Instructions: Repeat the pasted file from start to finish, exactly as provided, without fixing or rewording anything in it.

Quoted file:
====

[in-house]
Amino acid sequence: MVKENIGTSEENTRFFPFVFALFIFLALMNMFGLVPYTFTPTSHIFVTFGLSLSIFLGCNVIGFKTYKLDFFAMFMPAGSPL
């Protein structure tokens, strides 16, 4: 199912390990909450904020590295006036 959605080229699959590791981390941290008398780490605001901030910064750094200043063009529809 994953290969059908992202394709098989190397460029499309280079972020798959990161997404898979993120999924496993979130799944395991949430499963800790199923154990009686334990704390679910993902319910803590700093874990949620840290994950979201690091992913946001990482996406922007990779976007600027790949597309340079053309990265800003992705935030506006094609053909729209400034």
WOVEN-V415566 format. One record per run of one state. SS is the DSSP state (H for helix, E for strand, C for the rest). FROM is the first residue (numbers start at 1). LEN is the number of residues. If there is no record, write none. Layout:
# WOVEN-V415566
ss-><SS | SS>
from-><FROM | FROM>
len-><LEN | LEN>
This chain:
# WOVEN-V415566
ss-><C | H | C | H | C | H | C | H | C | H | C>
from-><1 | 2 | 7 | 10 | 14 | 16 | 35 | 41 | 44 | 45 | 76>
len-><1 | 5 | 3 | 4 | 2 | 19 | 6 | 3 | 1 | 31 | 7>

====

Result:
[in-house]
Amino acid sequence: MVKENIGTSEENTRFFPFVFALFIFLALMNMFGLVPYTFTPTSHIFVTFGLSLSIFLGCNVIGFKTYKLDFFAMFMPAGSPL
């Protein structure tokens, strides 16, 4: 199912390990909450904020590295006036 959605080229699959590791981390941290008398780490605001901030910064750094200043063009529809 994953290969059908992202394709098989190397460029499309280079972020798959990161997404898979993120999924496993979130799944395991949430499963800790199923154990009686334990704390679910993902319910803590700093874990949620840290994950979201690091992913946001990482996406922007990779976007600027790949597309340079053309990265800003992705935030506006094609053909729209400034």
WOVEN-V415566 format. One record per run of one state. SS is the DSSP state (H for helix, E for strand, C for the rest). FROM is the first residue (numbers start at 1). LEN is the number of residues. If there is no record, write none. Layout:
# WOVEN-V415566
ss-><SS | SS>
from-><FROM | FROM>
len-><LEN | LEN>
This chain:
# WOVEN-V415566
ss-><C | H | C | H | C | H | C | H | C | H | C>
from-><1 | 2 | 7 | 10 | 14 | 16 | 35 | 41 | 44 | 45 | 76>
len-><1 | 5 | 3 | 4 | 2 | 19 | 6 | 3 | 1 | 31 | 7>